There is more to last night's election results than just what they portend for Trump and Trumpism. From Washington to Virginia, wealthy campaign donors saw their power wane yesterday.
- In Seattle, WA, candidates running under the city's new Democracy Voucher Program swept their elections. All three candidates -- Lorena González, Teresa Mosqueda, and Pete Holmes -- raised more than half of their campaign money from the $25 donation vouchers distributed to every Seattle resident as part of the program. Private donations to these candidates were limited to $250 per person. In its first year in operation, the Democracy Voucher Program is already meeting its goals by producing historic numbers of small donors, increasing the diversity of the donor base to better reflect the people of Seattle, and limiting the power of big donors. Post-election analysis of participation in the program will be available early next week.
- In Virginia, there will now be a governor and a strong bloc of state legislators who have promised to pass policies to reduce the power of big money. The national money-in-politics group Every Voice endorsed 19 state candidates. All of them won. "Northam’s goals in office also include ... campaign finance reform," according to The Virginia Pilot. Northam's victory also protects the voting rights of previously disenfranchised state residents who could have seen their rights rescinded once again under Gillespie.
- In Washington, Manka Dhingra's state senate victory opens the door for legislation to eliminate secret money from state elections. Republicans in the senate have previously used parliamentary procedures to block a final vote on the disclosure legislation. Democrats now control the senate, house, and governor's office.
- In New York, the mayor and seven of ten city council winners ran under the city's small-donor matching funds program. Three of those candidates -- Keith Powers, Carlina Rivera, and Diana Ayala -- were non-incumbents. The program has for years successfully boosted the power of small donors and kept candidates focused on talking to voters instead of spending all of their time at big-dollar fundraises. On average, the seven city council winners participating in the program raised nearly half of their money from small donors.
- In Manchester, NH, campaign finance reform advocate Joyce Craig beat incumbent Mayor Ted Gatsas. Craig has proposed "citywide campaign finance reform to end unlimited contributions to candidates and stop the pay-to- play culture at City Hall."
In 2018, voters will have even more opportunities to pass policies that give everyday Americans a bigger voice in our democracy.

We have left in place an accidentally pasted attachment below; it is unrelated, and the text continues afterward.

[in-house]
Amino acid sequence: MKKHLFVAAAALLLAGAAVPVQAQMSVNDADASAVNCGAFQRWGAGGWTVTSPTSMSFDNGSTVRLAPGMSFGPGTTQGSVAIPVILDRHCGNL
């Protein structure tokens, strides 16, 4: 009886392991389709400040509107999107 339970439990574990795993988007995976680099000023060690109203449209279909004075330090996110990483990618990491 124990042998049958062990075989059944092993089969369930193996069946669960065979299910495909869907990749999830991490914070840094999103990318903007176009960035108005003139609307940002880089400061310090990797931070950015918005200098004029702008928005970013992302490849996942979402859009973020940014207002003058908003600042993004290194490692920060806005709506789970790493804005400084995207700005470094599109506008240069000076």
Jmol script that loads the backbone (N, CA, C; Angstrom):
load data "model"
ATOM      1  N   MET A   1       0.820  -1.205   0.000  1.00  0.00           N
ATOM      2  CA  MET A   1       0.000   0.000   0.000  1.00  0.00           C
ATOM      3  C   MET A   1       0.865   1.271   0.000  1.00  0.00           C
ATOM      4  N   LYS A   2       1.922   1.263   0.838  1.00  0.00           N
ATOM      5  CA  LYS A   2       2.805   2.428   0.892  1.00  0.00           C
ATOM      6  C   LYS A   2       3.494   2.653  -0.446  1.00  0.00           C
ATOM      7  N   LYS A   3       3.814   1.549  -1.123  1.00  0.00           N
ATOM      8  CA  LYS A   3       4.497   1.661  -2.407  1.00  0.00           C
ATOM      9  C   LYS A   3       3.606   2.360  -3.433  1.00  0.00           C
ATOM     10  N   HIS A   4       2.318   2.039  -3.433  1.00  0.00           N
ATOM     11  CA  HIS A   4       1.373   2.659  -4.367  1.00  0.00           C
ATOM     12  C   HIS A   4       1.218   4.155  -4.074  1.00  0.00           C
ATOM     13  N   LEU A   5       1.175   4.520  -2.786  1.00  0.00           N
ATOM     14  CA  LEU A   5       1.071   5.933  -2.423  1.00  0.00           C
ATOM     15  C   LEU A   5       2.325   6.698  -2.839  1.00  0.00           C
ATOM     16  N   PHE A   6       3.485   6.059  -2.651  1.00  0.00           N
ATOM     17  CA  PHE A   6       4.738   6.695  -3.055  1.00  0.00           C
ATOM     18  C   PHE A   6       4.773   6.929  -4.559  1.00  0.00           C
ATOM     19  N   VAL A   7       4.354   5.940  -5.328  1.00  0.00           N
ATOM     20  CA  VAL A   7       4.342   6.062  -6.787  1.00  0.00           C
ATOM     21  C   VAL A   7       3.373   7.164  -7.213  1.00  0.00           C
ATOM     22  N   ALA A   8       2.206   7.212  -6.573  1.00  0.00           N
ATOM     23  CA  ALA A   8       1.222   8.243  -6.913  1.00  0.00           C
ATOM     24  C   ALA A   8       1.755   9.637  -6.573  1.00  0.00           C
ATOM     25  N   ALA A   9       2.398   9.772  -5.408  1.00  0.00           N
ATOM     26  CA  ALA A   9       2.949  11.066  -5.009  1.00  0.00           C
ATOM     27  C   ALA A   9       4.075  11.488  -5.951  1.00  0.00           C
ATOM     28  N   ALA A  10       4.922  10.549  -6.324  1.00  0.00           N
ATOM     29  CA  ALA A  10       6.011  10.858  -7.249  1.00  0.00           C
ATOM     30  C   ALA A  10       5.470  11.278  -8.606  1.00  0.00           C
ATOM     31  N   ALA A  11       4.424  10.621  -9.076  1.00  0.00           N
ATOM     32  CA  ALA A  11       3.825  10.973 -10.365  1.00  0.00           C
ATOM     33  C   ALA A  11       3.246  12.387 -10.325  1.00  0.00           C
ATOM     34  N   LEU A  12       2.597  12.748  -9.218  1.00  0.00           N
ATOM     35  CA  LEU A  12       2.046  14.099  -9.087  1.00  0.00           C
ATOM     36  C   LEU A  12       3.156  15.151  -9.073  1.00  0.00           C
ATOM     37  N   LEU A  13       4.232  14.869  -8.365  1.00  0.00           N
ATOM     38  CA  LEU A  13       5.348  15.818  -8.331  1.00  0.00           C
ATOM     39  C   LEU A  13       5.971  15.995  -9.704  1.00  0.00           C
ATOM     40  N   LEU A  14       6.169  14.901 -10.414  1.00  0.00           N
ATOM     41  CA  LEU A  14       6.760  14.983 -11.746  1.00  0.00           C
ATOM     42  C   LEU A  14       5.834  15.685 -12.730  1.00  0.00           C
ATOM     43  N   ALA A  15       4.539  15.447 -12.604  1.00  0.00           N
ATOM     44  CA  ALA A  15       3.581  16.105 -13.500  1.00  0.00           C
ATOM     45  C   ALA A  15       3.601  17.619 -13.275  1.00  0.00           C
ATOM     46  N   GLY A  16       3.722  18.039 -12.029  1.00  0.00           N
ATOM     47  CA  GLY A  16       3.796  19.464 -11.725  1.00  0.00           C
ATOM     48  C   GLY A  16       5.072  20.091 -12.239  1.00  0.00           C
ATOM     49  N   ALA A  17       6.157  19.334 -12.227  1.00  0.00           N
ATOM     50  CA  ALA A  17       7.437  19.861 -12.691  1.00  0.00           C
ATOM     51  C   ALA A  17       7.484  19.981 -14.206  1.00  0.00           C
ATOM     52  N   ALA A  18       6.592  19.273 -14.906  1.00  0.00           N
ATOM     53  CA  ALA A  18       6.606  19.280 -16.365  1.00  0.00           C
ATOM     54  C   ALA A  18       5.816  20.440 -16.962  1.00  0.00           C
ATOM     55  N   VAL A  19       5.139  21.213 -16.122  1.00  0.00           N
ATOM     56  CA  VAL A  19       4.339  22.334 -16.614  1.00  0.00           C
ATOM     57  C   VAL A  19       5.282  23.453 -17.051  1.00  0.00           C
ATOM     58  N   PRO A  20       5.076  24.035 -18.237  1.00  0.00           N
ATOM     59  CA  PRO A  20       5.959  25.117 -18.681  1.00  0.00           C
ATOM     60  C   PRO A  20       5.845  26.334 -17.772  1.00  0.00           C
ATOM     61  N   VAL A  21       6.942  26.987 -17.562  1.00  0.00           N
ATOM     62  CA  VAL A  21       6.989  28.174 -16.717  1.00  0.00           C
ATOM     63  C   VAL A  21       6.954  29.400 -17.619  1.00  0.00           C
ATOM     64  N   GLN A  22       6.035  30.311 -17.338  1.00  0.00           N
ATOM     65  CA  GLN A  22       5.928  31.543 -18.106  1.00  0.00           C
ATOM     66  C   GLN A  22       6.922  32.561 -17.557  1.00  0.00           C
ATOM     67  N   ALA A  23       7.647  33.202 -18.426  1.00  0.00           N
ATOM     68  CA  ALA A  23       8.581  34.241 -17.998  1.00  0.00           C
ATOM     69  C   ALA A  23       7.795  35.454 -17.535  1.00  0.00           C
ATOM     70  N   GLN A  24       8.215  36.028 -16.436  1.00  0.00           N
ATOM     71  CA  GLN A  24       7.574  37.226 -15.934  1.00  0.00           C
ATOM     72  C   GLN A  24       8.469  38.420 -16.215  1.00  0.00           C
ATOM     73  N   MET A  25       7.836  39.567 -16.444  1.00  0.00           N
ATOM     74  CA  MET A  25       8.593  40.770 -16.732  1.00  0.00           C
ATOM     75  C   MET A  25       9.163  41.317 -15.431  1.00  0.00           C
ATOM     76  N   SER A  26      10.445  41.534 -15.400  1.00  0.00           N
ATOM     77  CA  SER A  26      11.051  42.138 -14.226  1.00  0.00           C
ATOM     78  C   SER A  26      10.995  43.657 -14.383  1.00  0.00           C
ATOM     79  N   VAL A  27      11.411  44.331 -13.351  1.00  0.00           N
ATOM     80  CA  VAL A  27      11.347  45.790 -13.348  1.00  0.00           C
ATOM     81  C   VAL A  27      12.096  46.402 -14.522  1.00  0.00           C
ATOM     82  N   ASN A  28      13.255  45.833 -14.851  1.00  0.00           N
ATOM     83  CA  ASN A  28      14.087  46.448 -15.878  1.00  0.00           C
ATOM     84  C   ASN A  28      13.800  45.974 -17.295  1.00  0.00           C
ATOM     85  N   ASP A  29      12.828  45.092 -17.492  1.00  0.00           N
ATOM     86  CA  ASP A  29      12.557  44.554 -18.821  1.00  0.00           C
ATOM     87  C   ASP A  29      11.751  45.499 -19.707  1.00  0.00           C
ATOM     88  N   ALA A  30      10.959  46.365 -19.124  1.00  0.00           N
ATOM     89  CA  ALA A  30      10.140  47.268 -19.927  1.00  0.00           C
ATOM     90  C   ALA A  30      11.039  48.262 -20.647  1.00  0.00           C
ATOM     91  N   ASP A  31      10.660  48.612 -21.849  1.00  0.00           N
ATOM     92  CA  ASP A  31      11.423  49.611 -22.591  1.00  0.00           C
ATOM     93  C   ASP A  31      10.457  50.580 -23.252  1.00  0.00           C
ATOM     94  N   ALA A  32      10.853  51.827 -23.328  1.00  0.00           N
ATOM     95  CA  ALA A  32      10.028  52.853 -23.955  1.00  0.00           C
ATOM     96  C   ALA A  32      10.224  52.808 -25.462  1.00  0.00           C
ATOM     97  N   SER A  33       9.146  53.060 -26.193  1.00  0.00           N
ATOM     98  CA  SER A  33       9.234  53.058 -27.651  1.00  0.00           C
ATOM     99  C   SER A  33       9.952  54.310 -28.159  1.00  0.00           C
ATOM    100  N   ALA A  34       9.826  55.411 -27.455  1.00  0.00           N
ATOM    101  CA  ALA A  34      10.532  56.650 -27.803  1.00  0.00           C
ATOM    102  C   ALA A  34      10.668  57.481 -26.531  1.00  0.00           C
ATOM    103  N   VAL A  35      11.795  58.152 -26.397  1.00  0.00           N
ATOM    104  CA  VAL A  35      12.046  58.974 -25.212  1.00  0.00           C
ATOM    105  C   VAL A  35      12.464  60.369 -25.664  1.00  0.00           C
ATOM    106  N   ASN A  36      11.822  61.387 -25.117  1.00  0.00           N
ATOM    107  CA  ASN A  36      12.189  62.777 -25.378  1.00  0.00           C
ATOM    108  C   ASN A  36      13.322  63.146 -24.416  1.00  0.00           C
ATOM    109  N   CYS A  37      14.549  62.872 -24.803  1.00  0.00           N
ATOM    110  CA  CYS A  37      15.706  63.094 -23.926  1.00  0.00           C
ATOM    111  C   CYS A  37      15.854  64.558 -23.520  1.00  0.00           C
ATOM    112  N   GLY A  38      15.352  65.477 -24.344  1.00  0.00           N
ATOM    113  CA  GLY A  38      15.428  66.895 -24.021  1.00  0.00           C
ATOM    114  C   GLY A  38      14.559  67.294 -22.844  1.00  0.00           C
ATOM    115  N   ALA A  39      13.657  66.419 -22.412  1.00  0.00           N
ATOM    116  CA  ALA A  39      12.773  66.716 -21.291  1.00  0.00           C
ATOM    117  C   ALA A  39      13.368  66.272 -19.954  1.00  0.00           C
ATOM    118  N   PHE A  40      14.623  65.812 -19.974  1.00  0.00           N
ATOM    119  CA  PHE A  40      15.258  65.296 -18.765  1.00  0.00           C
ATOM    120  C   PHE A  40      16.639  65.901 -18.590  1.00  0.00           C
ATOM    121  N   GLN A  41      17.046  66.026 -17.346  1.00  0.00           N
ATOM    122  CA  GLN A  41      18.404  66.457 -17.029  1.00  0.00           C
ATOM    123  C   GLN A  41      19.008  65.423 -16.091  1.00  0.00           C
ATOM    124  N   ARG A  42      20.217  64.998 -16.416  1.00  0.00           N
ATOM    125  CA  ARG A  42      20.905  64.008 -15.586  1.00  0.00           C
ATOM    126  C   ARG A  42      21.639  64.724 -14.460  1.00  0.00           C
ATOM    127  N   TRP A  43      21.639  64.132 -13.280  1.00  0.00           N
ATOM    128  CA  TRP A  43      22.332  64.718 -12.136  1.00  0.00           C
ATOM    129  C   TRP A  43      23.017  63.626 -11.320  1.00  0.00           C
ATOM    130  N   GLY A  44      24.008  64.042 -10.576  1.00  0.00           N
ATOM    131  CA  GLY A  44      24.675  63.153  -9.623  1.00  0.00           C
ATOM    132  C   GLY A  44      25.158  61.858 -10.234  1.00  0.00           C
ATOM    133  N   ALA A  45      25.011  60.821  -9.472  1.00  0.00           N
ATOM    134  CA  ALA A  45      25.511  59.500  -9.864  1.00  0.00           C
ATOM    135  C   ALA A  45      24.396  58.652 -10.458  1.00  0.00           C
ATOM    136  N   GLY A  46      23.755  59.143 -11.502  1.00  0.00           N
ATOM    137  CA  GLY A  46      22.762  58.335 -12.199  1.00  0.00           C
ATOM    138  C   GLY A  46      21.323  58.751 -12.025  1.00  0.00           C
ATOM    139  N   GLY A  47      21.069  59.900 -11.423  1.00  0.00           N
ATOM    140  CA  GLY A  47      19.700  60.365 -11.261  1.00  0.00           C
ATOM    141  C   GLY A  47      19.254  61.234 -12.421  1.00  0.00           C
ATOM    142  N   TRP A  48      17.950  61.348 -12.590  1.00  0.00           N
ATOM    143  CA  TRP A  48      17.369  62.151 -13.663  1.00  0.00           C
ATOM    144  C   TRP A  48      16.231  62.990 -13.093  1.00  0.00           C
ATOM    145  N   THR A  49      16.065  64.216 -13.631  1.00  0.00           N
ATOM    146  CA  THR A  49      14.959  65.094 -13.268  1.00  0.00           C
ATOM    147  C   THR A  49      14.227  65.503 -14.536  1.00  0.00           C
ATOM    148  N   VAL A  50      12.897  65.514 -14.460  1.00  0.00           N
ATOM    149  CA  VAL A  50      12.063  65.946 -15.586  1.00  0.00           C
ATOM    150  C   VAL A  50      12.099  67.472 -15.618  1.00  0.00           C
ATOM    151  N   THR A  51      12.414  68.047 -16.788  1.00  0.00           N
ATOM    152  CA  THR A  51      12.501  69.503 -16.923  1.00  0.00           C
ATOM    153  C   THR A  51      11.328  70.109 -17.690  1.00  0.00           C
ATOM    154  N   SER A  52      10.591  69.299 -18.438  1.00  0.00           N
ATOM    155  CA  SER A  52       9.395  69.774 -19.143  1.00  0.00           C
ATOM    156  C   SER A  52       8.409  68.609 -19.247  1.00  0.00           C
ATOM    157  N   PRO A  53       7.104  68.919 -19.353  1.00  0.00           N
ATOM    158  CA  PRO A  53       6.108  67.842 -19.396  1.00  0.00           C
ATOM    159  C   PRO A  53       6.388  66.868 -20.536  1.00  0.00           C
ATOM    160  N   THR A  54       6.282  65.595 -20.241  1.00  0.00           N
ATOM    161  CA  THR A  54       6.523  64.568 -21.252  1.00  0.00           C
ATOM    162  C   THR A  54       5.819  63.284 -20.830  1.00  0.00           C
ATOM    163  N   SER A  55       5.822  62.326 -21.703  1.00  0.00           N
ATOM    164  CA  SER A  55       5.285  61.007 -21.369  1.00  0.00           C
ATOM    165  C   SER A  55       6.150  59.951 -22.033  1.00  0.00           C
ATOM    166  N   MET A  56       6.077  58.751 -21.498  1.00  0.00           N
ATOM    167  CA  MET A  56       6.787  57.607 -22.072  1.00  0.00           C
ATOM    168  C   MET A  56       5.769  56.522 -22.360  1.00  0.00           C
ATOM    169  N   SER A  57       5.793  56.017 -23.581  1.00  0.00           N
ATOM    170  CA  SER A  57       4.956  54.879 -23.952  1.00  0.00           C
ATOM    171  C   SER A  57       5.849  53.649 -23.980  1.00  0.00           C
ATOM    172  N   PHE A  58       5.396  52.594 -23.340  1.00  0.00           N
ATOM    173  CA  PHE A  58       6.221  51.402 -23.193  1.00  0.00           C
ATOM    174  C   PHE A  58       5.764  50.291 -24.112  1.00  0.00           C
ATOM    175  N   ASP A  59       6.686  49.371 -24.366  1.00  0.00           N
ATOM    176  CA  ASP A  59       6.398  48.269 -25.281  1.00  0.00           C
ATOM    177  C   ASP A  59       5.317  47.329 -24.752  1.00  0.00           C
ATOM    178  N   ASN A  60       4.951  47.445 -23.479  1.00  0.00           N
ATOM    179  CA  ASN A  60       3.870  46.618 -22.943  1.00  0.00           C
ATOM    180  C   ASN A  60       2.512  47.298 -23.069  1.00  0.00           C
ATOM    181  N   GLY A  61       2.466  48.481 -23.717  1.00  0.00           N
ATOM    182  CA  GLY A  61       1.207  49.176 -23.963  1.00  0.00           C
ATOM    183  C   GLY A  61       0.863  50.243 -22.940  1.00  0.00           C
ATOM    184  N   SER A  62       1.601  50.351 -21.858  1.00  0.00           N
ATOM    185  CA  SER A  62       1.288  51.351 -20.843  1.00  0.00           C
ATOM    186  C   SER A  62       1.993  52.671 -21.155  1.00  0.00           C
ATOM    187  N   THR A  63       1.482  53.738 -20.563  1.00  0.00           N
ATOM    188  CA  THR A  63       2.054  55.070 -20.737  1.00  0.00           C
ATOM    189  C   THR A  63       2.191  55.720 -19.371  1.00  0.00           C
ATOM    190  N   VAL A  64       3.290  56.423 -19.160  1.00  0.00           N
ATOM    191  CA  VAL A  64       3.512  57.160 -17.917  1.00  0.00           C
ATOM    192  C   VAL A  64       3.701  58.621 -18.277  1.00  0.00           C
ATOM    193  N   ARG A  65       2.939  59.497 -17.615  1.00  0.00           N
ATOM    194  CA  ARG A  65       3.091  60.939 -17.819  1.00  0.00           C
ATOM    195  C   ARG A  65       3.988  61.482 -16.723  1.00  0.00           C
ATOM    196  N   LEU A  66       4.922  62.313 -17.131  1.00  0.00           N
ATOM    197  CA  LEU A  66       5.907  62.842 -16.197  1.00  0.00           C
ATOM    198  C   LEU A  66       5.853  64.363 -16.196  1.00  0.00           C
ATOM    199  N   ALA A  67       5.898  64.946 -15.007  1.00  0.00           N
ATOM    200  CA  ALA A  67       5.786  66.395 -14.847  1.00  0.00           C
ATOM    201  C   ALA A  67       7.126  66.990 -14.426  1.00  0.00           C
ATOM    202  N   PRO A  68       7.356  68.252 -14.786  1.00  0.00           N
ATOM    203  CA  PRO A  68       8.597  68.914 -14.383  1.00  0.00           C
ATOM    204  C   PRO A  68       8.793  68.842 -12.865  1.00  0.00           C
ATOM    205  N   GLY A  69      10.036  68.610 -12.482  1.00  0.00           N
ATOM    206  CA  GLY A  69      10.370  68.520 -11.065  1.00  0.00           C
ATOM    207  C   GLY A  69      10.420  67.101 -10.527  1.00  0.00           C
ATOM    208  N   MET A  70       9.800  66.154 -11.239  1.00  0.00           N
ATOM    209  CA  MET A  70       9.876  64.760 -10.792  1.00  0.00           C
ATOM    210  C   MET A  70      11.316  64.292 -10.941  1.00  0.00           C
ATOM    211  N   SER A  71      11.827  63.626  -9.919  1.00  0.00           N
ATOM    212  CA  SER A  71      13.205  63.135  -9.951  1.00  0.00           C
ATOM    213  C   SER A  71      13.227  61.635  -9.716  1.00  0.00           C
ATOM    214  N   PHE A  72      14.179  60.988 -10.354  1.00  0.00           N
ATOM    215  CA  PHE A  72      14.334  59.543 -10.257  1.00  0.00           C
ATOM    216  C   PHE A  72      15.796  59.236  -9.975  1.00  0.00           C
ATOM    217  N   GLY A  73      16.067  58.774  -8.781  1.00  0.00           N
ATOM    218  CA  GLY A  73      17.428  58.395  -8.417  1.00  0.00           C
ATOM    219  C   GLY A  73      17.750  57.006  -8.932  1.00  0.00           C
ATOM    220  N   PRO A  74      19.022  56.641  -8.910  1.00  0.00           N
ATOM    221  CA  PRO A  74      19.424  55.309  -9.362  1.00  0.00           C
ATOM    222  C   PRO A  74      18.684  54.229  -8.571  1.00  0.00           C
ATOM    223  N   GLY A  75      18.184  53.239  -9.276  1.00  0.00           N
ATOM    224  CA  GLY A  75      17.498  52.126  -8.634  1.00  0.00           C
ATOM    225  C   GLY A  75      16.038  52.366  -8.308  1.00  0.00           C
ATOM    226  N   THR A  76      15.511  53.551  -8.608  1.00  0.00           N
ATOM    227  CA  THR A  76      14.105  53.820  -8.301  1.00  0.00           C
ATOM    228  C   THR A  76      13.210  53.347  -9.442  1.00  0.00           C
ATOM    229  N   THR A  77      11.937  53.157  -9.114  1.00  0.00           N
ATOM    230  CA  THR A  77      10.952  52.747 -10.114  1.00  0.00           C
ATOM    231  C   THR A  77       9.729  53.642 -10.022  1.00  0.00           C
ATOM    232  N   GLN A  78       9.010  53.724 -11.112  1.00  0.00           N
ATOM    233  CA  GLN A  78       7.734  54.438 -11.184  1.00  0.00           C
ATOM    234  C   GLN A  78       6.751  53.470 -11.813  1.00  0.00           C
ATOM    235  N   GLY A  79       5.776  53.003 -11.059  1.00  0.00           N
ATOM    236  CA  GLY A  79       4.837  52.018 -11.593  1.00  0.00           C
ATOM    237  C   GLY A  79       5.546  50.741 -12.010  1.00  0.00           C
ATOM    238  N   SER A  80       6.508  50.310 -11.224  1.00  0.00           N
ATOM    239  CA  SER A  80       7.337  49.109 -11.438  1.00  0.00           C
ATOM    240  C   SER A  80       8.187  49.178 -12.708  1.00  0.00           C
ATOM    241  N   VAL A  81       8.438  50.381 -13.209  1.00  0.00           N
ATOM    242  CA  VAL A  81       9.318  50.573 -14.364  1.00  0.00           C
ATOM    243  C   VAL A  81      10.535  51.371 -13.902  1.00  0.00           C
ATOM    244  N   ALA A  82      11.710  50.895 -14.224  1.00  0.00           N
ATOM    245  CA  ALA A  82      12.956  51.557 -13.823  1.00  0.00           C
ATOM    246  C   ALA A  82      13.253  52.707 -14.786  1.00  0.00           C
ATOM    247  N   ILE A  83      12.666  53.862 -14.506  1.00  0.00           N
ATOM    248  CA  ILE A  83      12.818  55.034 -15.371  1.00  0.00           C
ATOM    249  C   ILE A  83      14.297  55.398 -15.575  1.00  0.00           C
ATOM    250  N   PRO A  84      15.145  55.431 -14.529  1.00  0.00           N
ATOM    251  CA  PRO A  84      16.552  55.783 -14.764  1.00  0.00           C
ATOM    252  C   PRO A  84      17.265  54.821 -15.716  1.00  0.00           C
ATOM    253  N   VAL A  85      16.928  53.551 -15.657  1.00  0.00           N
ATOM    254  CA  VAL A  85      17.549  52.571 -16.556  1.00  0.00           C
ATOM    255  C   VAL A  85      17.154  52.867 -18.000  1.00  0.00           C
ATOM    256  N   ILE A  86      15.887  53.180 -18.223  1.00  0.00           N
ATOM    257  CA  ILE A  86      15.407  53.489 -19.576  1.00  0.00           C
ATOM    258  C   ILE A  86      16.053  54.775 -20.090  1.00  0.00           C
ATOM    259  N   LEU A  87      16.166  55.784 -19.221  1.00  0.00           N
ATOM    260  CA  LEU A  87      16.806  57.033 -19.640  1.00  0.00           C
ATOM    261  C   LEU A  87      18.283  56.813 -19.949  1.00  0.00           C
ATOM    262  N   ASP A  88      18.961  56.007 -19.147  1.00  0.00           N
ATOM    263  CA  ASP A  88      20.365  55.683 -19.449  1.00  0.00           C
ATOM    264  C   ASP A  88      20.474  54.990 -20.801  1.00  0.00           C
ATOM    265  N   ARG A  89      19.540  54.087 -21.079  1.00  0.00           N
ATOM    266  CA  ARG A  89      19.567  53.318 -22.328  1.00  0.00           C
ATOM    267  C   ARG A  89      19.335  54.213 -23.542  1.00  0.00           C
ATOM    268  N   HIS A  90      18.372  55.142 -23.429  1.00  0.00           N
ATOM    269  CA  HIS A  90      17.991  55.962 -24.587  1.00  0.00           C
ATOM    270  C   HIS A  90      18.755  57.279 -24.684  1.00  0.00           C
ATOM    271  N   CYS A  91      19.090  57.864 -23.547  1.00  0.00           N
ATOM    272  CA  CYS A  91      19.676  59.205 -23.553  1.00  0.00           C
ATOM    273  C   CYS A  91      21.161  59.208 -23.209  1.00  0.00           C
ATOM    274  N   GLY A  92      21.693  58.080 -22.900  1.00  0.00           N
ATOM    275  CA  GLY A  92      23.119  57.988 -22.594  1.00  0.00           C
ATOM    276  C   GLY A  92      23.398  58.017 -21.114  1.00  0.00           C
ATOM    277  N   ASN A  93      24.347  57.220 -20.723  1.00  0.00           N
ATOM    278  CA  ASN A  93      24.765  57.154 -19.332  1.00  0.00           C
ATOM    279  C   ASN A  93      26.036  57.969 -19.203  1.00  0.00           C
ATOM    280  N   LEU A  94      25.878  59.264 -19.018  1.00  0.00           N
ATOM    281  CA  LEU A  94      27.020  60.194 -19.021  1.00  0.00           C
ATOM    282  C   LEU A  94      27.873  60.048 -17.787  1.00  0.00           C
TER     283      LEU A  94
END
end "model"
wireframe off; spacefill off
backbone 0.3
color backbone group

- In Missouri, the left-right Clean Missouri coalition is supporting a ballot initiative to increase integrity, transparency, accountability in government. The initiative tackles campaign finance, ethics, gerrymandering, lobbyists gifts, and open records.
- In South Dakota, a left-right coalition has submitted signatures for a government ethics constitutional amendment. "The amendment would tighten campaign finance and lobbying restrictions, create an independent ethics commission and require that laws changing the ballot question process pass a public vote, among other provisions."
- In Denver, an initiative to institute public financing and drastically lower contribution limits for city elections has already been approved for the ballot.
- Other cities and states are also exploring 2018 ballot measures to reduce the power of wealthy donors. Coalitions will announce those campaigns in the coming months.
As voters around the country agitate for a democracy that works for all of us, Congress remains a constant reminder of the price everyday voters pay for a political system rigged in favor of wealthy donors. Rep. Chris Collins (R-NY) yesterday admitted the obvious: the Republican Party is pushing their tax plan at the behest of wealthy donors. The same was true during the healthcare debate earlier this year. This wouldn't be as much of a problem if donors were synonymous with everyday constituents (like in Seattle), but we know congressional donors do not at all look like average voters. They are overwhelmingly white, wealthy, and male. As a result, the privileged and powerful are the biggest winners of the proposed tax plan.